Wednesday, January 1, 2020


We hear a lot about percentages and statistics. For many they are of great importance. People keep a close eye on their portfolio and rate of return. Sports fans are interested in the statistics of the game. When we hear of the chance of dying from a particular disease our interest is elevated. During election season we keep a close eye on the percentage points of potential votes for the various candidates. I could go on and on describing our interest in statistics. 
I recently read a statistic that seems alarming in some ways. Among Millennials the percentage of those claiming to be Christians now stands at 49%. This is the first time in the history of our nation that the majority has not professed Christianity. This is truly disturbing. We’ve known for a while that we are a thoroughly secular nation, but to see it in black and white is grievous to consider. It is far worse when you consider that among those who profess Christianity, only a fraction are truly regenerate. This means the number of Christians in our nation is quite small.
What does this statistic mean to us a Christians? How are we to interpret it? On one hand it means living in this world as Christians is continuing to be difficult. It is hard to live in a world where most hate Christ. But, there is nothing new about this. This is the condition every generation of Christians has faced.
What about the impact upon evangelism? Doesn’t this make our work much more difficult? With so many people denying the claims of Christ should we be smitten with fear? Actually, this statistic offers greater opportunities for the Gospel. How is this true? What if 90% of Americans claimed to be Christians? We know that our nation is thoroughly pagan so it would mean that we would spend much of our work in evangelism describing the nature of genuine Christianity and laboring to explain to many that they do not actually know Christ. A person has to be lost before he can be saved. But if less than half profess Christ it gives us a clean slate. Our great work is to tell lost sinners the good news of the Gospel of Christ.
The truth is, statistics mean nothing in our Gospel work. The command of Christ is still, “Go make disciples.”                              

Tuesday, November 26, 2019

The Celebration of Christmas

Luke 2:9-10 - "And an angel of the Lord suddenly stood before them, and the glory of the Lord shone around them; and they were terribly frightened. But the angel said to them, "Do not be afraid; for behold, I bring you good news of great joy which will be for all the people;"

December has arrived and the Christmas Season is upon us. The celebration of the birth of Christ is all around us, even in the midst of our secular observance of the holiday. The question is, what is the proper response to the birth of Christ? Some choose to ignore His birth. They have no place for Him in the world they have fashioned around themselves. For others, there is much greater hostility. They cannot tolerate Him because He is too threatening. There were many of these during the brief life of Jesus upon the earth. There was king Herod who saw Jesus as a threat to his reign. He sought to destroy King Jesus in order to maintain his own position. The Pharisees also wanted to destroy Him because they too were threatened by His authority. Then there was the mixed multitude who could only shout, “Away with Him! Crucify Him!”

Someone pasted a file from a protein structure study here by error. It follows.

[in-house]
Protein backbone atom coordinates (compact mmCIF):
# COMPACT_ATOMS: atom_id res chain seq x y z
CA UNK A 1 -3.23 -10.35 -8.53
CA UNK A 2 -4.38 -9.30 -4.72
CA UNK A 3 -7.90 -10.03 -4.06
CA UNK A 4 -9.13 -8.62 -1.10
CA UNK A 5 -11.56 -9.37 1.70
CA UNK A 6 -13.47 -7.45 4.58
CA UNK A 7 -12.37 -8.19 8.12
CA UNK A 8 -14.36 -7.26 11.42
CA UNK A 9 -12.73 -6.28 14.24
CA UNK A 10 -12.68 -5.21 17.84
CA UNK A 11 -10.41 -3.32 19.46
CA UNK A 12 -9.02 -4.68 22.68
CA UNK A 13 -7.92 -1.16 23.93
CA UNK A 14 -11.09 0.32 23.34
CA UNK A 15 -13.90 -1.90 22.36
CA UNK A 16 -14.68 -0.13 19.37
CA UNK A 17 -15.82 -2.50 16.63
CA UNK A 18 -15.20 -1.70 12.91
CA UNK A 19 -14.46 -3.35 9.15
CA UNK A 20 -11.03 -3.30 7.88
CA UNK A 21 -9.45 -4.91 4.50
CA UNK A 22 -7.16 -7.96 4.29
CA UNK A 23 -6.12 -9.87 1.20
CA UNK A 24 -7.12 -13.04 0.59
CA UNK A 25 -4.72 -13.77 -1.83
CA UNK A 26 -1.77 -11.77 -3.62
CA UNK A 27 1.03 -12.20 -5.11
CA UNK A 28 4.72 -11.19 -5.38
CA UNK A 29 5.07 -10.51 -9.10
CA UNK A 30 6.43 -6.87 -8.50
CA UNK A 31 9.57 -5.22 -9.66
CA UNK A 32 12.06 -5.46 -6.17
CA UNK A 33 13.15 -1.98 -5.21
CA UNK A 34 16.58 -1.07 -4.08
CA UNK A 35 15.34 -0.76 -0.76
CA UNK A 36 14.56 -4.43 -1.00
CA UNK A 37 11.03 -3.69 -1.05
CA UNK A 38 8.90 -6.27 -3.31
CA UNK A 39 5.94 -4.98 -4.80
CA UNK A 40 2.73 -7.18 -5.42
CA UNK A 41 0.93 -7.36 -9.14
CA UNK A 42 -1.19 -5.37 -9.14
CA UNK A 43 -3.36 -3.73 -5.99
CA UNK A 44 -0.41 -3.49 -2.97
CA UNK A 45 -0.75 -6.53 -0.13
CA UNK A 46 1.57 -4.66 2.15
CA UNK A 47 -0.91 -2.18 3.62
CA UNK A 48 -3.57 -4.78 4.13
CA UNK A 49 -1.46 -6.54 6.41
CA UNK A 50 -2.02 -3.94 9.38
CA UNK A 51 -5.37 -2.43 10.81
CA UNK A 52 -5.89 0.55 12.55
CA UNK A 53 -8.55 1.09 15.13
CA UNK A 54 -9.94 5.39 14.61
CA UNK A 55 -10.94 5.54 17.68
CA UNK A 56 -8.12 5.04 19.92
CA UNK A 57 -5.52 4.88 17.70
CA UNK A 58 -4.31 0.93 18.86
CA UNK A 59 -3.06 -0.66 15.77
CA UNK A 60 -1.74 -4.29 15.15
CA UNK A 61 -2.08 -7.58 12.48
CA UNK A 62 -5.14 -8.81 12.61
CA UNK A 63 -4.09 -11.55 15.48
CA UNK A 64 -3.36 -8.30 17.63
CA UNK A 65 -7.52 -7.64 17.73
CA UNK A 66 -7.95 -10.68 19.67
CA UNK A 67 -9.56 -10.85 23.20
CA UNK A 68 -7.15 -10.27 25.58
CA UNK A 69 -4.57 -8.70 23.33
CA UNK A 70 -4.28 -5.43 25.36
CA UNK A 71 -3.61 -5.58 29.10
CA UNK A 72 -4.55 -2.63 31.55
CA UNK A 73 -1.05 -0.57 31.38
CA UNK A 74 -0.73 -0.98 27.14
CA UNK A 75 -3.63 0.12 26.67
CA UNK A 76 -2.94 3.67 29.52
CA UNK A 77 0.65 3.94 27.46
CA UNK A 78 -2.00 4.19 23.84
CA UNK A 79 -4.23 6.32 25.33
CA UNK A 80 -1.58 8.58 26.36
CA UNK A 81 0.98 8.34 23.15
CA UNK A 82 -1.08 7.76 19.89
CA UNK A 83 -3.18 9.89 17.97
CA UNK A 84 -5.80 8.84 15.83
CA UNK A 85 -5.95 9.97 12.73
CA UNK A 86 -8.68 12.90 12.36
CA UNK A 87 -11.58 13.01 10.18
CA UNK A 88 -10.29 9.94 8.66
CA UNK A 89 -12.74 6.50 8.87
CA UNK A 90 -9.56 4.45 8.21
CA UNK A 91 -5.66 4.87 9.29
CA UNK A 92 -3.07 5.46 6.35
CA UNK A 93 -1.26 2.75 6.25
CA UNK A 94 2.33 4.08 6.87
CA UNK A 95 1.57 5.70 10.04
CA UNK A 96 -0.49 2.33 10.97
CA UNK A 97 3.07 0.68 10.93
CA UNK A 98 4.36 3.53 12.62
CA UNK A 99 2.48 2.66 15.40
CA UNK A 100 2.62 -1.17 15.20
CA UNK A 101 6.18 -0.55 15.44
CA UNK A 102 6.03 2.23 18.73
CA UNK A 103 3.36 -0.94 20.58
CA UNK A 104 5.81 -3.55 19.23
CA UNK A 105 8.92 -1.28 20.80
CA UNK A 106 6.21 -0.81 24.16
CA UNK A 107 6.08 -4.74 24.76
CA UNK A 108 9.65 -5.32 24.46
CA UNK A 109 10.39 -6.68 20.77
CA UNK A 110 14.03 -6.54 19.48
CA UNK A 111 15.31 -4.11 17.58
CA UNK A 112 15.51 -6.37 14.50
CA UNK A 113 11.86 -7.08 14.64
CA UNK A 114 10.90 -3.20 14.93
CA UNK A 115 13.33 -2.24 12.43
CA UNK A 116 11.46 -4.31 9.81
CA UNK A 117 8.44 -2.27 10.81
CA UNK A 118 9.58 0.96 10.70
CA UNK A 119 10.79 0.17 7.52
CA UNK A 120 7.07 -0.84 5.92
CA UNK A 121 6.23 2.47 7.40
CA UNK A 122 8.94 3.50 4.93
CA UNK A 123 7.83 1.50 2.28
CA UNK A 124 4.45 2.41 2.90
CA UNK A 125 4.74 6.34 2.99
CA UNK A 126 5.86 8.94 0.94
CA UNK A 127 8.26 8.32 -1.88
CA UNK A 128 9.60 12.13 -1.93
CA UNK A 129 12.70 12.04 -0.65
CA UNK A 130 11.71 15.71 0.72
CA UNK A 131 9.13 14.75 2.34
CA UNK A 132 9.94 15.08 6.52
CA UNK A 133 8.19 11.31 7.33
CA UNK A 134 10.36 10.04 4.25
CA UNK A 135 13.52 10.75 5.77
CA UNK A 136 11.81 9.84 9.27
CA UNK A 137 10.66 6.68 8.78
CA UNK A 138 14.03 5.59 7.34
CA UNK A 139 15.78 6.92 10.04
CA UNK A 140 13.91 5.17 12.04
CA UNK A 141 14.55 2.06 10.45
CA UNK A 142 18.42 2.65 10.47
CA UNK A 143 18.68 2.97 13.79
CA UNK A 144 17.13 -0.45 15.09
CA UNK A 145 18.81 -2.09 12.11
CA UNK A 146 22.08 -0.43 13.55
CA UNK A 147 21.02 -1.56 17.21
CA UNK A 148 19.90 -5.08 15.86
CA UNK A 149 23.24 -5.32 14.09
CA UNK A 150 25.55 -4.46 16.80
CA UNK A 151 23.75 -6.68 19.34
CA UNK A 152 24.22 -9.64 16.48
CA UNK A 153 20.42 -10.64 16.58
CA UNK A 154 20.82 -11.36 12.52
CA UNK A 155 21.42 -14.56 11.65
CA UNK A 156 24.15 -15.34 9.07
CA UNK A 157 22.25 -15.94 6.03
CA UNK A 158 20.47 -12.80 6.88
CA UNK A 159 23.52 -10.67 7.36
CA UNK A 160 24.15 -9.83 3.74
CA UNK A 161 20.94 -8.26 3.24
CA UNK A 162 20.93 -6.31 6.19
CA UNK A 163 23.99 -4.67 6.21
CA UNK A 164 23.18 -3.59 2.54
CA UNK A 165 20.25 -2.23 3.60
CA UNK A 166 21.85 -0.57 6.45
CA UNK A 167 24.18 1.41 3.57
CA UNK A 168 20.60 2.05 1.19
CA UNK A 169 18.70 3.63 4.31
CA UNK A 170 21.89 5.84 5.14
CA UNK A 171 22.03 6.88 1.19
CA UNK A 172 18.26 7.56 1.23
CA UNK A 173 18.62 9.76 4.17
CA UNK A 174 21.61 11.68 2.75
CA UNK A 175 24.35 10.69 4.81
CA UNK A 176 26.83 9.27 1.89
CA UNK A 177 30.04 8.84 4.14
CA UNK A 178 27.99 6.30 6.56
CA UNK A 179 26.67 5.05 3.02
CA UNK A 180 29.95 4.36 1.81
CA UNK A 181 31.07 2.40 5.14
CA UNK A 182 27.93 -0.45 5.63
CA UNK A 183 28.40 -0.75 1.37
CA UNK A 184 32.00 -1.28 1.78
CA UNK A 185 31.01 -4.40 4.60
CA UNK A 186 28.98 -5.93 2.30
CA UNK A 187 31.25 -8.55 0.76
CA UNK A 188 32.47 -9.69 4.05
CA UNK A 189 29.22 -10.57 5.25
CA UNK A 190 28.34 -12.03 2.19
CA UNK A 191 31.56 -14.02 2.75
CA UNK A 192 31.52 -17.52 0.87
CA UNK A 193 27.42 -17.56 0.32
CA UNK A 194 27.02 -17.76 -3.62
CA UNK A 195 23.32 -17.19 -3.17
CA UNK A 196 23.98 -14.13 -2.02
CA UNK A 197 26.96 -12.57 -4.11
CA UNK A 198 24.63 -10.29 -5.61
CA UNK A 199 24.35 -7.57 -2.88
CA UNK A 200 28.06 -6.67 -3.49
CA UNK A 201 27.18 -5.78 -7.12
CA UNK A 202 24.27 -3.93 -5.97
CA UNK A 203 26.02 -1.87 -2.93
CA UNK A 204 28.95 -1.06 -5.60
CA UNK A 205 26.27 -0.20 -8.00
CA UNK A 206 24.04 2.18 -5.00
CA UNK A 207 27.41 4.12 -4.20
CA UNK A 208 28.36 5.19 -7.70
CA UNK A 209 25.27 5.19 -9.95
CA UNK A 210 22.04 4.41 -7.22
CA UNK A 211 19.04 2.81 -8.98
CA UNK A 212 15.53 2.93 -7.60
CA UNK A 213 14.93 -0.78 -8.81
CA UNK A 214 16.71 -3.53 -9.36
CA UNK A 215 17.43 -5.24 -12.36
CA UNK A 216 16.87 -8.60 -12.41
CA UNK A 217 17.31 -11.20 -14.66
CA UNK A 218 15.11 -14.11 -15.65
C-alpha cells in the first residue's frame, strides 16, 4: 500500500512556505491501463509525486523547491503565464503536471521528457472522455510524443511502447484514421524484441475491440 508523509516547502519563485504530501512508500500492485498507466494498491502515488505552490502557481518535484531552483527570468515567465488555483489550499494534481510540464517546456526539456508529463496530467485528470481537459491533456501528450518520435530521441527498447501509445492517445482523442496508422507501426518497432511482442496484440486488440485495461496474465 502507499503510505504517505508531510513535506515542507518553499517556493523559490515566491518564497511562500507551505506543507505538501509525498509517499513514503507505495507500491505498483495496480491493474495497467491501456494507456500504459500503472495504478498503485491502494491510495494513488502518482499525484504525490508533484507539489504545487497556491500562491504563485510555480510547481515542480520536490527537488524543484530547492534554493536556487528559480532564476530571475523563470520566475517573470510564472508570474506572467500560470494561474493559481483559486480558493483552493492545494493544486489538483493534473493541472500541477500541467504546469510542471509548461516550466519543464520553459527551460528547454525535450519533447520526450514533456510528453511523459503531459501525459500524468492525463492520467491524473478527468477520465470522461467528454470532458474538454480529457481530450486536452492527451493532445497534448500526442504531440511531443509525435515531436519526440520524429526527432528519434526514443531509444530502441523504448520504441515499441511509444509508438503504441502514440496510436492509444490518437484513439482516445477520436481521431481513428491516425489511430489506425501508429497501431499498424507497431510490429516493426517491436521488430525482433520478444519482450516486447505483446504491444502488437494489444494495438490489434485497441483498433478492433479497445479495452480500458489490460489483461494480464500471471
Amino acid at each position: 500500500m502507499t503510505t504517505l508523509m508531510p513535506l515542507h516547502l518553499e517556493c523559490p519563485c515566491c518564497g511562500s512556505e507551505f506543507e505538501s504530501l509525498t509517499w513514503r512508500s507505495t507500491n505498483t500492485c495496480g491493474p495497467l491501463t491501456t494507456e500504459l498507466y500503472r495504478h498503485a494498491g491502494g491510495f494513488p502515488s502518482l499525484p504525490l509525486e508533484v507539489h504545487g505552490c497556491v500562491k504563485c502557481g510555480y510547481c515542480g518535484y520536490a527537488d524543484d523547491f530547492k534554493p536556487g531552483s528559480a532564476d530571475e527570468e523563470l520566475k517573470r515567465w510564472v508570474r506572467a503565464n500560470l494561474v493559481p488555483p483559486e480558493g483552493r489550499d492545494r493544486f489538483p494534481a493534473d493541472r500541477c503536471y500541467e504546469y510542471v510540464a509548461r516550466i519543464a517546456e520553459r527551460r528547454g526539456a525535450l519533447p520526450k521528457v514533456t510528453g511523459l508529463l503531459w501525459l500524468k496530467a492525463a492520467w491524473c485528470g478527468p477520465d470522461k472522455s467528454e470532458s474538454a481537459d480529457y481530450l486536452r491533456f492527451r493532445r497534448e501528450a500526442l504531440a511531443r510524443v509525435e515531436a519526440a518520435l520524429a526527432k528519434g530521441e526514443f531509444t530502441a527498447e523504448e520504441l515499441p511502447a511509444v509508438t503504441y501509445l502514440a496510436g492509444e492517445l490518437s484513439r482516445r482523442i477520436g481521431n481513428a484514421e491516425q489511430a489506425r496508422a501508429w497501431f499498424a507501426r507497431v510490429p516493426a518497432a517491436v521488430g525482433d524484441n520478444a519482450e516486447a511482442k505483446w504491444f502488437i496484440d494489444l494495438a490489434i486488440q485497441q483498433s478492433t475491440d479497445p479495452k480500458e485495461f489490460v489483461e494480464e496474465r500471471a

But what is the proper response to the birth of Christ? Jesus was born in a manger, in a most meager condition. His birth was first announced to the shepherds, who were in the field watching over their flock. When the angels appeared to them they were terrified, frightened to the core.

The angel comforted them and encouraged them not to be afraid. Immediately the shepherds made haste and came to Bethlehem to see the Christ child. What did they see? Was it merely a baby laying in a feed trough? What they saw was the eternal Son of God. They believed the words of the angel. They saw far more than a human baby. “And the Word became flesh, and dwelt among us, and we saw His glory, glory as of the only begotten from the Father, full of grace and truth” (John 1:14). They saw the Savior of God’s people.

What we read next is the proper response to the birth of Christ— "The shepherds went back, glorifying and praising God for all that they had heard and seen” (Luke 2:20). They knew they had witnessed the extraordinary. They had seen the Savior. Their response was the only proper response. They returned believing, and rejoicing, praising, and glorifying God for the wonder of His excellent gift. And then they went sharing the good news with others.

May God fill our hearts with wonder and awe as we celebrate this wondrous season. God has shed His love upon us in sending forth His Son that we might be reconciled and adopted as His own children

Tuesday, October 29, 2019


The fourth Thursday of November is set aside as a day of Thanksgiving, a time marked by family gatherings, good food, and a time of reflection upon the rich bounty of our great God.